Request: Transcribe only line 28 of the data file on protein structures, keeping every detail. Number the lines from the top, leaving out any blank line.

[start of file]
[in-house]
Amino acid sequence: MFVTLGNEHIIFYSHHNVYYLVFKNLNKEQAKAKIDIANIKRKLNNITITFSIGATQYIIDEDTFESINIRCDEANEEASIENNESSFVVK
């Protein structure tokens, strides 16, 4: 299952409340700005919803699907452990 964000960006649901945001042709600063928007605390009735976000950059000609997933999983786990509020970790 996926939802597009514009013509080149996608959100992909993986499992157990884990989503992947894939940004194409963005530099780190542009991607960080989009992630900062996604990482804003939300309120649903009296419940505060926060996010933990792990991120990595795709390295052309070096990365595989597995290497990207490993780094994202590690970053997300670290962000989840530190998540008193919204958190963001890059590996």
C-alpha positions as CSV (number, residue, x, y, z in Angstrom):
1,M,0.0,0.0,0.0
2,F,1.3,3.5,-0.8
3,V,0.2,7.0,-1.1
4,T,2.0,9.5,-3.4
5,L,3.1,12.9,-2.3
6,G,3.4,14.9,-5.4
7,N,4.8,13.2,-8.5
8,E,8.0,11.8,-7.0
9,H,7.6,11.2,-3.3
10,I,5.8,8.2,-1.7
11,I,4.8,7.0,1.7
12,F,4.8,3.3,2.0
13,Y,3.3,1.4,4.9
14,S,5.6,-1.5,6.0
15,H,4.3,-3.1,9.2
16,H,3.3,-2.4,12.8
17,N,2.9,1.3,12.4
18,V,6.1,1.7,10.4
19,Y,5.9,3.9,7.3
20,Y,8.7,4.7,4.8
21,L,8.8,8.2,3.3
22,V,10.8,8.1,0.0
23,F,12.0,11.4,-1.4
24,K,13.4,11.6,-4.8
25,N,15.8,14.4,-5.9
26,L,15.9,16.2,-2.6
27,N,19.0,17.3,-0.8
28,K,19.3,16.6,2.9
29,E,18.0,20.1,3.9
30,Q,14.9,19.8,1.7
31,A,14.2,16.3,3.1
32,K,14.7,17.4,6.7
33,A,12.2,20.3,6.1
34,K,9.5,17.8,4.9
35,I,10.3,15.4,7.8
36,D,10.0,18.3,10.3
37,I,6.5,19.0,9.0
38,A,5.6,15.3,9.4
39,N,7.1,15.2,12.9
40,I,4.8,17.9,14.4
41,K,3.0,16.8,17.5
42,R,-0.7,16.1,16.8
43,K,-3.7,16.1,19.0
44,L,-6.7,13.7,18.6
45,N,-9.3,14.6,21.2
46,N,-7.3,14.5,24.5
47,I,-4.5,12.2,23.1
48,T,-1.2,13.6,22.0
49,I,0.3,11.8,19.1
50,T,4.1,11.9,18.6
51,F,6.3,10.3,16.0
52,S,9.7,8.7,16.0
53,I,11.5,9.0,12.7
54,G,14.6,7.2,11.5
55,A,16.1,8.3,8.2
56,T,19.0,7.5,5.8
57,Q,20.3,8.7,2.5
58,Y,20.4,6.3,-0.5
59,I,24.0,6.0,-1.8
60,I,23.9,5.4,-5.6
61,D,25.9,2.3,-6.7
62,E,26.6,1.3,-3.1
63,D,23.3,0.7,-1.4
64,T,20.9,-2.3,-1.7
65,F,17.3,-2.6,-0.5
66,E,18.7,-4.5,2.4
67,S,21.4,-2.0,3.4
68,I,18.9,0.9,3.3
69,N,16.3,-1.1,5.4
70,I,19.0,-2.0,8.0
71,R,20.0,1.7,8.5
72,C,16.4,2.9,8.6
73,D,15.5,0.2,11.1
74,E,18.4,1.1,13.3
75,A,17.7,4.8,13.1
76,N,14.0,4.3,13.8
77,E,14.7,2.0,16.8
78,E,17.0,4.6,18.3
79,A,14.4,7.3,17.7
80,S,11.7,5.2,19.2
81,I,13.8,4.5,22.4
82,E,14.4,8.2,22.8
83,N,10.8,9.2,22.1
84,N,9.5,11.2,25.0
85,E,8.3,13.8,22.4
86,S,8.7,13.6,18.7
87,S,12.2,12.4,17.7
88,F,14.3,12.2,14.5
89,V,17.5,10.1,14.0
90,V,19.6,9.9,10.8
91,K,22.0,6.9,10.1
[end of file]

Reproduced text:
24,K,13.4,11.6,-4.8